Advertising
Advertising

Students Who Play Online Games Perform Better At School, Research Finds

Students Who Play Online Games Perform Better At School, Research Finds

Video games are a blast. Online games can be even more fun because of the social aspect surrounding them. You get to play with your friends and even meet new friends online. But video games aren’t just fun – research has shown there to be a correlation between online gamers and better school performance!

Note that this finding is a correlation, not a causation. This means playing video games won’t guarantee you perform well in school, it only increases your chances – as long as you don’t let them overtake your school work; all things in moderation!

Advertising

The Research

A study was done in Australia involving over 12,000 high school students. They found that when it came to internet usage, students who regularly played online video games scored higher in math, reading, and science tests than students who didn’t.

“Students who play online games almost every day score 15 points above the average in maths and 17 points above the average in science,” says economist Alberto Posso from RMIT University in Melbourne. “When you play online games you’re solving puzzles to move to the next level and that involves using some of the general knowledge and skills in maths, reading, and science that you’ve been taught during the day.”

Advertising

The study used Australian data from the Program for International Student Assessment (PISA), which tested students from more than 700 schools in 2012 and collected information on their personal interests and online activities. Posso suggests that students who regularly spend time playing online games are developing analytical and problem-solving skills that can also help them in their schoolwork.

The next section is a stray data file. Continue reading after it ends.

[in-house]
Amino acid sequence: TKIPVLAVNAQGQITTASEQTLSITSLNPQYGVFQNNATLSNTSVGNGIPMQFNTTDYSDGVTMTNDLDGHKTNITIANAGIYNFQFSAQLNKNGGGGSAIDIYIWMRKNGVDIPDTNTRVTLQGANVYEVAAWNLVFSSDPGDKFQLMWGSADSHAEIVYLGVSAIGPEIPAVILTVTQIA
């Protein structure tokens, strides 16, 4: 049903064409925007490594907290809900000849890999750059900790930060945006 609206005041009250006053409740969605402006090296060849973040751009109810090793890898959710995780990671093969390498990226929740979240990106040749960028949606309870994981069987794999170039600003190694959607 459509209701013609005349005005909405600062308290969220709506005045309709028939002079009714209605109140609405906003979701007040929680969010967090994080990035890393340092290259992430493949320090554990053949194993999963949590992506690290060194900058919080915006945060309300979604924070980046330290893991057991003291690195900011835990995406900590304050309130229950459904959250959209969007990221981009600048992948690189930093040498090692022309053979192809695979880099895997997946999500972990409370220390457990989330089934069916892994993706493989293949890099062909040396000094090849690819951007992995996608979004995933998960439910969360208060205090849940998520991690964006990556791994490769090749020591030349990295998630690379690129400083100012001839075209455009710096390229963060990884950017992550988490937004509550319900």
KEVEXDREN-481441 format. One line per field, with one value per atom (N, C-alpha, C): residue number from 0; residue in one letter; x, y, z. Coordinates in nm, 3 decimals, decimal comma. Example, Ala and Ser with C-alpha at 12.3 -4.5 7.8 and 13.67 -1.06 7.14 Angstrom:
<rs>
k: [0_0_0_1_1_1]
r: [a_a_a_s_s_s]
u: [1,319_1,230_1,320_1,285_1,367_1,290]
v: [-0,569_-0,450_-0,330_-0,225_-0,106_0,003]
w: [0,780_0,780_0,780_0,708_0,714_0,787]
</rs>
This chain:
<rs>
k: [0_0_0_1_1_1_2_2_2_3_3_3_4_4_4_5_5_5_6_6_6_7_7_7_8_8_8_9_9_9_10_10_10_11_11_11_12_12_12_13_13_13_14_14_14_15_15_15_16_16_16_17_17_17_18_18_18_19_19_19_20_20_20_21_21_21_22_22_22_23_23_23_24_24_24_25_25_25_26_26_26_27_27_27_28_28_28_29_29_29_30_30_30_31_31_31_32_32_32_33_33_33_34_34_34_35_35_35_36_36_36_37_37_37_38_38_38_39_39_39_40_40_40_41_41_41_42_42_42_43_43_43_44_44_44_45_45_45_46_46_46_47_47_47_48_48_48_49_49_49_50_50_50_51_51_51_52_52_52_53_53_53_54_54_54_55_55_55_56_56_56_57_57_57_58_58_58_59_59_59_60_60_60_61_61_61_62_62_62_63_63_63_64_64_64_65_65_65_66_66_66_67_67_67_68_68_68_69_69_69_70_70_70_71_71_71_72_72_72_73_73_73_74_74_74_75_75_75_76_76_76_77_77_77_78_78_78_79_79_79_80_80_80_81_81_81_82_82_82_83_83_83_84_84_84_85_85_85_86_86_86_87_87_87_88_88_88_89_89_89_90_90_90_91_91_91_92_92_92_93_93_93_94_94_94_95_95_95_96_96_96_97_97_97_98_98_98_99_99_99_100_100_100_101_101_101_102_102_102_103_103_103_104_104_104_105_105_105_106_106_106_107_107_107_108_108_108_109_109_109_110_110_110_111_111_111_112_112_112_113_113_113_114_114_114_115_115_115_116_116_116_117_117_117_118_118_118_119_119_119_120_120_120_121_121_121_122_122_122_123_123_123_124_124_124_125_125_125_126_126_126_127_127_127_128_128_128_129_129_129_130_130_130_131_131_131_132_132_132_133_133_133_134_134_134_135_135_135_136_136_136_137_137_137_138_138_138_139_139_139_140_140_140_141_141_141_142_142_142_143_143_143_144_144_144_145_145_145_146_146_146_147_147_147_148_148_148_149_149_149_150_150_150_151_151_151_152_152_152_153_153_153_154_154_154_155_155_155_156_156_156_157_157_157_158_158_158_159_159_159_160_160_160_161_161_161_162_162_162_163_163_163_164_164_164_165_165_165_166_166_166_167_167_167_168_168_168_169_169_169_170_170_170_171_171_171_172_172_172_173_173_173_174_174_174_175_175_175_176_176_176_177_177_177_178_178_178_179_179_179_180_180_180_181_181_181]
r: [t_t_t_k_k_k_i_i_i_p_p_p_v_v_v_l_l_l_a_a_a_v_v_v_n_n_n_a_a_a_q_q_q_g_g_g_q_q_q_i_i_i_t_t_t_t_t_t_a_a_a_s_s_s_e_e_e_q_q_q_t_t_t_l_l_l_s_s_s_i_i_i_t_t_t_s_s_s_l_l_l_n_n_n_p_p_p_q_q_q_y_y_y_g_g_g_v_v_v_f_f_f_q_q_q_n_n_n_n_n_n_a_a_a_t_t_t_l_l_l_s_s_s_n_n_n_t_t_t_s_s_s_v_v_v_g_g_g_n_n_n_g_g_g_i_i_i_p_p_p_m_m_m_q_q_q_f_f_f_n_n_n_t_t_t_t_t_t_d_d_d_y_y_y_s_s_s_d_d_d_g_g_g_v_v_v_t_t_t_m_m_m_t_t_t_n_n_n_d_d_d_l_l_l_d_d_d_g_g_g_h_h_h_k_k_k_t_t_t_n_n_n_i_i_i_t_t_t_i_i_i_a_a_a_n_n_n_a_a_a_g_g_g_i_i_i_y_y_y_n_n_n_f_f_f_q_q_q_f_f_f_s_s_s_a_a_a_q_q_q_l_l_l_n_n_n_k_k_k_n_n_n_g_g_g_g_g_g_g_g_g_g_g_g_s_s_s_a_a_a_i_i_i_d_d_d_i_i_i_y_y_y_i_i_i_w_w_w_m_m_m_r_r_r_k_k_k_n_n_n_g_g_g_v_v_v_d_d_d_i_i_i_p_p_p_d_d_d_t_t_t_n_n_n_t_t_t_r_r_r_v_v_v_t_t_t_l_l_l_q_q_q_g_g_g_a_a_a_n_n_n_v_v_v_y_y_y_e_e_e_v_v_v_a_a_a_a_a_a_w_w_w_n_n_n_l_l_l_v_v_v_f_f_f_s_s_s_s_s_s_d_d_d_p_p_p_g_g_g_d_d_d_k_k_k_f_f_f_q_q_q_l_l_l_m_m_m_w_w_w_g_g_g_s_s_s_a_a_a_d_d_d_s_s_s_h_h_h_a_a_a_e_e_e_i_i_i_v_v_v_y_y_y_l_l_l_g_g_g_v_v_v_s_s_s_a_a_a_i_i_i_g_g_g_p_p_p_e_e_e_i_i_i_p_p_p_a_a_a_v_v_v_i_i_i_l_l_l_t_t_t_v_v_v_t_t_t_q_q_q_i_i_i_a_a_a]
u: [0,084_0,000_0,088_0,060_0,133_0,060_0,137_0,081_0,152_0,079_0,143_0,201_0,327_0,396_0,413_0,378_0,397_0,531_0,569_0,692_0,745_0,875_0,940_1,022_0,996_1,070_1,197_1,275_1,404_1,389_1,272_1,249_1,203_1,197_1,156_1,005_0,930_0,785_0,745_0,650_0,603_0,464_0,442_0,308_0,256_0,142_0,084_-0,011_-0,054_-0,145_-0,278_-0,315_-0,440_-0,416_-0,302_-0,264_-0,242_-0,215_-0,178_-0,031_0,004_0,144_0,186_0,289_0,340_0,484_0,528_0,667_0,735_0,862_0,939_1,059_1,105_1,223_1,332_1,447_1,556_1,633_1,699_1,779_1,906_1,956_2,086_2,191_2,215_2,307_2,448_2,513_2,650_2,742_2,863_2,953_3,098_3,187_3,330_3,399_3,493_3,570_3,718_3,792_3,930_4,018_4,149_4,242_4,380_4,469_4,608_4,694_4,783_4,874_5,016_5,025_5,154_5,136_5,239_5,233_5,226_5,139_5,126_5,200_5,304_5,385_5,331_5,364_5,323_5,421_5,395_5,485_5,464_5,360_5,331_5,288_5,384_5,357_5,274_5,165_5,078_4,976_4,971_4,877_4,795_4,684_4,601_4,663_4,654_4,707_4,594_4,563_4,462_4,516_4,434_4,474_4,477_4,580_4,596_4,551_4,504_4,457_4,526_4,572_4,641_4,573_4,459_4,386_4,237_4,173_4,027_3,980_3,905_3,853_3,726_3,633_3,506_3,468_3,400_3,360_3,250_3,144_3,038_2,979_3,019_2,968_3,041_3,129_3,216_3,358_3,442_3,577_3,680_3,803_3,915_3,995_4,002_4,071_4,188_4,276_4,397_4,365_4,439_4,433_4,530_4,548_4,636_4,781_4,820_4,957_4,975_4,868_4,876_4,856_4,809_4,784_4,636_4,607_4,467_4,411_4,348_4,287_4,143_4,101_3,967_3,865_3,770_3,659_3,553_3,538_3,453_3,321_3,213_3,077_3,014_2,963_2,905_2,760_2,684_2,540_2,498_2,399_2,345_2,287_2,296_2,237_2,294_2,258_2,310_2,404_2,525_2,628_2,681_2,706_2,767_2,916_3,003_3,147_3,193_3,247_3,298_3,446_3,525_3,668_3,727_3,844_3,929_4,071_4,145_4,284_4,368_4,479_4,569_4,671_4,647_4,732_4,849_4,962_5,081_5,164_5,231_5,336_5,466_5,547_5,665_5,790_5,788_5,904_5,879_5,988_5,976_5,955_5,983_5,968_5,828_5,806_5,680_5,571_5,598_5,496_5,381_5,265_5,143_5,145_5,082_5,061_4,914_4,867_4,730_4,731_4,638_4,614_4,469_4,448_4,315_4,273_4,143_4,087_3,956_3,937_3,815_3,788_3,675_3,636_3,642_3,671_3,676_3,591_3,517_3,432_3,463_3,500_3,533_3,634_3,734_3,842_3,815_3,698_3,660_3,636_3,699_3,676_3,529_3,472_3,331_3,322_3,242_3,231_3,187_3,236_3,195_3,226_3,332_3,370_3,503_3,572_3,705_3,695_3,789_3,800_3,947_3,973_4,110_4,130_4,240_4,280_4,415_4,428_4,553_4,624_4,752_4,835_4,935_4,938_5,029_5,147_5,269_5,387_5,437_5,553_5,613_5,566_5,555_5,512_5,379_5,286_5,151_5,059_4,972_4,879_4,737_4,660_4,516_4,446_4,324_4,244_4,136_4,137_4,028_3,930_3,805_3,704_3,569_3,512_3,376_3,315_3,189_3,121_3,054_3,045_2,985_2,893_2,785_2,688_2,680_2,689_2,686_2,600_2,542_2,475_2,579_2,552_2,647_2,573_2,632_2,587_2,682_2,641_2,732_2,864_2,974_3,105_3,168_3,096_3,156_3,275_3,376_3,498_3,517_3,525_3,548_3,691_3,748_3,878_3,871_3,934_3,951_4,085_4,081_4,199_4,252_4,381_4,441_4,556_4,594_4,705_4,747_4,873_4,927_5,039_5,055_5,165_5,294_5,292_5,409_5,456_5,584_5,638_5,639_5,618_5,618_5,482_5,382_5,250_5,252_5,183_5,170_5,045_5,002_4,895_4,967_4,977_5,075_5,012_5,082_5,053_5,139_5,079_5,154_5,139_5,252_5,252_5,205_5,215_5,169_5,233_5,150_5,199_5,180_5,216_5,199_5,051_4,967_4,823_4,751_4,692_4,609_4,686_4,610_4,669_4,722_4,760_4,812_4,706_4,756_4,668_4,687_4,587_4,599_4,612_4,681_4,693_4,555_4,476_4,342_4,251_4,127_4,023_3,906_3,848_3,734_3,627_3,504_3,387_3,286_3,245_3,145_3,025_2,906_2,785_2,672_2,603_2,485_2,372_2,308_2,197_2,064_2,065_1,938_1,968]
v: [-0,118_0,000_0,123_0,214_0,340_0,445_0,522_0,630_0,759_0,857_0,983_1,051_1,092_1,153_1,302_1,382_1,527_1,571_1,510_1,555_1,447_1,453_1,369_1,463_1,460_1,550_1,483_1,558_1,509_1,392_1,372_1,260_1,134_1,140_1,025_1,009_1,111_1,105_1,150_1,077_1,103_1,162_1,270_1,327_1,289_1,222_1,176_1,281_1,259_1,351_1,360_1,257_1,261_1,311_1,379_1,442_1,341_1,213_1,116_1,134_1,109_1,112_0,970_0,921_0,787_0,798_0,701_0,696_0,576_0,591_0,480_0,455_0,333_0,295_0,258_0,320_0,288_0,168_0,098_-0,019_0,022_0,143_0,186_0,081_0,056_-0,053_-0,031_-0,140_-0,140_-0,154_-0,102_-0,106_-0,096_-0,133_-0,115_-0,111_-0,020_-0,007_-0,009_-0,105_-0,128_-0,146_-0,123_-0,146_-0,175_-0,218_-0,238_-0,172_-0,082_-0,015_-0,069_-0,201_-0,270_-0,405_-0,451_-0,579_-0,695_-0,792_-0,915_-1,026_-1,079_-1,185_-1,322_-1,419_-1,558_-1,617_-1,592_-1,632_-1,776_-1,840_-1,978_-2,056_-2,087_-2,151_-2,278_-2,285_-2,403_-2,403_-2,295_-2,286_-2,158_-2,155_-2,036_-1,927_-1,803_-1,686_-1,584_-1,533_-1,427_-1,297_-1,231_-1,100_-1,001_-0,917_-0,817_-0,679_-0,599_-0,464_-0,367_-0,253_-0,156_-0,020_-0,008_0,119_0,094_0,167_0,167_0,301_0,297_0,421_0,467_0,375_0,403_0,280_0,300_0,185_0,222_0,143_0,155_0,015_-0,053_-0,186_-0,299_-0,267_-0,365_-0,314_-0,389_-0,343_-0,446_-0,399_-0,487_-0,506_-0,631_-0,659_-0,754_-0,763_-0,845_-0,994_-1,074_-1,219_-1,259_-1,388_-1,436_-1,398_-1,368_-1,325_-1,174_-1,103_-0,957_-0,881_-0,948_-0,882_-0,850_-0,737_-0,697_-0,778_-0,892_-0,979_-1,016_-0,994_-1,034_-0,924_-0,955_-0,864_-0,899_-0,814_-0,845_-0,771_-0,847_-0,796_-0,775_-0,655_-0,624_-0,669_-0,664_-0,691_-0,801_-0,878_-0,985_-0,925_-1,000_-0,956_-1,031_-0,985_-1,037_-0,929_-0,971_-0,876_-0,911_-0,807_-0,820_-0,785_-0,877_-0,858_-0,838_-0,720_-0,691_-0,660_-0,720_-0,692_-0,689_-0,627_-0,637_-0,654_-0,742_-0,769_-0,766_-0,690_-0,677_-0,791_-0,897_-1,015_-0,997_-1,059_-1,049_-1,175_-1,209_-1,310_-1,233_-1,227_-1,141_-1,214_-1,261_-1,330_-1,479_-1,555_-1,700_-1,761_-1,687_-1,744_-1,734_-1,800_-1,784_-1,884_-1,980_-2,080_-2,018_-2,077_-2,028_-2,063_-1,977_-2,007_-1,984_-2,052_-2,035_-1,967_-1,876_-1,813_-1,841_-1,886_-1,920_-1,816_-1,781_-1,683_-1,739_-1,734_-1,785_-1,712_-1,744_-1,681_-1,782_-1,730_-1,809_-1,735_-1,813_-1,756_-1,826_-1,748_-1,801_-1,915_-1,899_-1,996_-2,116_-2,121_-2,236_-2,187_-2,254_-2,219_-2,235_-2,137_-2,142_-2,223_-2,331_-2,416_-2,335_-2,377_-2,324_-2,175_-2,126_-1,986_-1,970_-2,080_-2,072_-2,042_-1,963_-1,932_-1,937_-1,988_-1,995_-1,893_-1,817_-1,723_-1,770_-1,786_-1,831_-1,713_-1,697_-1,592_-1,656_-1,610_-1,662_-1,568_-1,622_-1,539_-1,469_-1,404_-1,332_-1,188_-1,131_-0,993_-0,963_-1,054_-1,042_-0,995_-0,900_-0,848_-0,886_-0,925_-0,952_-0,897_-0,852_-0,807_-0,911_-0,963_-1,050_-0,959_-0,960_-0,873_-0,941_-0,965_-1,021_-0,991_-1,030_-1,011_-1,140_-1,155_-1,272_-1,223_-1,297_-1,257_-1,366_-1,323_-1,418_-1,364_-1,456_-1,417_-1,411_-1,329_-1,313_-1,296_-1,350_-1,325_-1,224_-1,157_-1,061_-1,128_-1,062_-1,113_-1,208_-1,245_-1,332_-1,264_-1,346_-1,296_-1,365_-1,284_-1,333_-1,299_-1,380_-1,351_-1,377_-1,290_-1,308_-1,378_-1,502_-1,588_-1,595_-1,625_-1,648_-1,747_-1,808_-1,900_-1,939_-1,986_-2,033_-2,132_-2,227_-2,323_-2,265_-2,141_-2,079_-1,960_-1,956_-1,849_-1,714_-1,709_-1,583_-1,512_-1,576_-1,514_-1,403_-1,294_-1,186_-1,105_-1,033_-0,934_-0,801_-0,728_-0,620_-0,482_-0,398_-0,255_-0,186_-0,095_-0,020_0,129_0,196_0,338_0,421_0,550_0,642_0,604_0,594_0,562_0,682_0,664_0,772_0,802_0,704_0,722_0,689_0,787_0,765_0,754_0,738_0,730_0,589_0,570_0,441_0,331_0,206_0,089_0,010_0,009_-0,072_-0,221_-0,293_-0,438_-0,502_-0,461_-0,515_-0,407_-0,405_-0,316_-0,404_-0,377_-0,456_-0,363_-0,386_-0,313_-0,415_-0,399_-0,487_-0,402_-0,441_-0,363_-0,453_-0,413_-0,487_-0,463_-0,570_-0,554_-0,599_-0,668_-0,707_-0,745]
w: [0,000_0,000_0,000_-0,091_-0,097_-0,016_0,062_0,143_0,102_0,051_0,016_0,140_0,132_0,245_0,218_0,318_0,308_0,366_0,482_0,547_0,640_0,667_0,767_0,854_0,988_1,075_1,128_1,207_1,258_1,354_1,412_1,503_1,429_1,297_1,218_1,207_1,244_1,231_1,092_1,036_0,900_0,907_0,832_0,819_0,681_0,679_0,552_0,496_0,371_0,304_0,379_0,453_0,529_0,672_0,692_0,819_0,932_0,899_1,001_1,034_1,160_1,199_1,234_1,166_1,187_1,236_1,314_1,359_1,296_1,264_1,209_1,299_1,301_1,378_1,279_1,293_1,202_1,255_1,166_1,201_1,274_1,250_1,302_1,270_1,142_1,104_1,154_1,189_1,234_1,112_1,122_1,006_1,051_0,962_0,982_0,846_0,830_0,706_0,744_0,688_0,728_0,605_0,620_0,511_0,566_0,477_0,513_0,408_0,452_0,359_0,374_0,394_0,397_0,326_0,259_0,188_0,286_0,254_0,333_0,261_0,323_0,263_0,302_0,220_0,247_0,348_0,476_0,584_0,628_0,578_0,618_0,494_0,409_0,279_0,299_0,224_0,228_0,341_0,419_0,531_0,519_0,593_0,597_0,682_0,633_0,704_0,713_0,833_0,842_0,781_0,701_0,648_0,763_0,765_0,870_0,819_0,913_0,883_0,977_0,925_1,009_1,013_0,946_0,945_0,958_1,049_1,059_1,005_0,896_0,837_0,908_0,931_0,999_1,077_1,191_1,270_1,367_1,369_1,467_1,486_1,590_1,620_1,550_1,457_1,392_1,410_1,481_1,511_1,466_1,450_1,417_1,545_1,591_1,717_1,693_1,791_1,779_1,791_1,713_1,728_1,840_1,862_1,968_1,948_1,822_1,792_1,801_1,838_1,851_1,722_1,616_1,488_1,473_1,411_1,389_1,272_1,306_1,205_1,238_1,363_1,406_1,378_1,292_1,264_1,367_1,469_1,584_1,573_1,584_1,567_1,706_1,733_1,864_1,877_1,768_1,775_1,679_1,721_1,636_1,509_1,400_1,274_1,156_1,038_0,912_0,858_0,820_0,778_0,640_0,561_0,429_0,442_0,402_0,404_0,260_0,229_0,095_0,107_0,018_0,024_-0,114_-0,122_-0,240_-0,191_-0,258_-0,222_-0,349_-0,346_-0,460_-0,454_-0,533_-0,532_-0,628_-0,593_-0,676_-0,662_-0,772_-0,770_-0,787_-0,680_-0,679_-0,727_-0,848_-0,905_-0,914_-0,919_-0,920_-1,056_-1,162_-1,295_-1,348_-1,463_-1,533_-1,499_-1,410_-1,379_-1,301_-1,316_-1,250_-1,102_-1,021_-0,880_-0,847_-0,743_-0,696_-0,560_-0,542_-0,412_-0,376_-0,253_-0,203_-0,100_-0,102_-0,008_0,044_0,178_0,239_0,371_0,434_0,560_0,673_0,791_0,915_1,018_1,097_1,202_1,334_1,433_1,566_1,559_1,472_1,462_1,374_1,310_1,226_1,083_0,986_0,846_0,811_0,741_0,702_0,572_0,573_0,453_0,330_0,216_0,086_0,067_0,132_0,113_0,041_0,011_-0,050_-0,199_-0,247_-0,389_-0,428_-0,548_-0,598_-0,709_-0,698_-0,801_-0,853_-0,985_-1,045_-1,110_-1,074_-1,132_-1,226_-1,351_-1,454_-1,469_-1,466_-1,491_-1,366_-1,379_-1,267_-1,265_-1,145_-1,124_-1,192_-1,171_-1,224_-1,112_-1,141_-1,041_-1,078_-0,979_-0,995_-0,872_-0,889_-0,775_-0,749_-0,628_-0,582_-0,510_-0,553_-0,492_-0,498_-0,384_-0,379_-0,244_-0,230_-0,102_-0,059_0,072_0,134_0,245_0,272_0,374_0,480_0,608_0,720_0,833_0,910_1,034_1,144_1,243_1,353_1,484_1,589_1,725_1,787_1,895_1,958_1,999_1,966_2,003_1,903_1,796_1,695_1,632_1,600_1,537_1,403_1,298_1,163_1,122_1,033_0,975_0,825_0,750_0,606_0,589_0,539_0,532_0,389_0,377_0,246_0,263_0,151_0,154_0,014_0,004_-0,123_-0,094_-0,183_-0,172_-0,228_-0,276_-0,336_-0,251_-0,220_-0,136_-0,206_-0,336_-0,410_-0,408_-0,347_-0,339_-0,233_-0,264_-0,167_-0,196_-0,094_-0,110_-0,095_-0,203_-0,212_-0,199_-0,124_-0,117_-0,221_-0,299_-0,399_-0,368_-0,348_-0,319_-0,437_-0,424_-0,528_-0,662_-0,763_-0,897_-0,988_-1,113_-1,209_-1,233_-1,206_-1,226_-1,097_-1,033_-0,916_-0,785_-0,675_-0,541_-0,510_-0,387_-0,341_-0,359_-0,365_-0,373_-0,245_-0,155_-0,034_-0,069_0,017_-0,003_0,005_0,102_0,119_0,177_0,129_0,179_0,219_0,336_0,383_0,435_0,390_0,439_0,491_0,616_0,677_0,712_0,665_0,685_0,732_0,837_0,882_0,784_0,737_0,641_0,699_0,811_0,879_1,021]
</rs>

“Sometimes players have to understand some of the principles of chemistry even, so they really have to understand science,” Posso told Bridget Brennan at the ABC. “Some psychologists have argued that massive online player games can be beneficial to cognitive development.”

Advertising

As I said in the beginning, the study hasn’t proven causation – and Posso isn’t ready to say that gaming is what’s leading to better grades. It’s merely an association.

Why do gamers seem to get higher grades?

Posso isn’t entirely sure why they are correlated with higher grades yet. He thinks that one possibility could be some students find it easier to get their study and homework done faster. However, there are a number of potential factors, including skills associated with gaming, how students choose to fill their spare time, and family environments. Posso says it’s a promising area for future studies to investigate – and other researchers agree.

Advertising

“It’s interesting that this study showed a positive correlation between online gaming and academic performance, but we really need better ways of understanding how and why people play video games before we’re able to tease apart what that correlation actually means, if anything,” biological psychologist Peter Etchells from Bath Spa University in the UK, who wasn’t involved with the research, told Samuel Gibbs at The Guardian. “A number of researchers have been trying to highlight this issue for a while,” he added, “but we really need more detailed research and nuanced data to answer these sorts of questions more confidently.”

Researchers may not be able to explain this association yet, but there is more good news for the online gamers out there. Other recent research suggests gaming is good for your learning abilities, powers of memory, motor skills – and can even potentially be used for recovering from brain injuries.

To all the online gamers out there – don’t let people tell you games are rotting your brain! Research shows games seem to do more good than harm, despite popular opinion. Keep on gaming!

If you’re interested in reading more about it, check out the findings reported in the International Journal of Communication.

More by this author

Bill Widmer

Content Marketing Expert

4 Ways to Develop a Flexible Mindset 10 Signs You’re A Highly Rational Thinker Do You Know The Meaning Of Fruit Stickers? They Can Hugely Affect Your Health Still Believe Long Workout Is Good For Your Heart? You Should Exercise In This Way Instead! Uncertainty Makes You Anxious? 3 Ways To Face The Future With Confidence

Trending in Productivity

1 The Ultimate Morning Routine for Success of Highly Successful People 2 10 Good Habits to Have in Life to Be More Successful 3 Powerful Daily Routine Examples for a Healthier Life 4 How to Increase Willpower and Be Mentally Tough 5 How to Influence People and Make Them Feel Good

Read Next

Advertising
Advertising
Advertising

Last Updated on March 23, 2021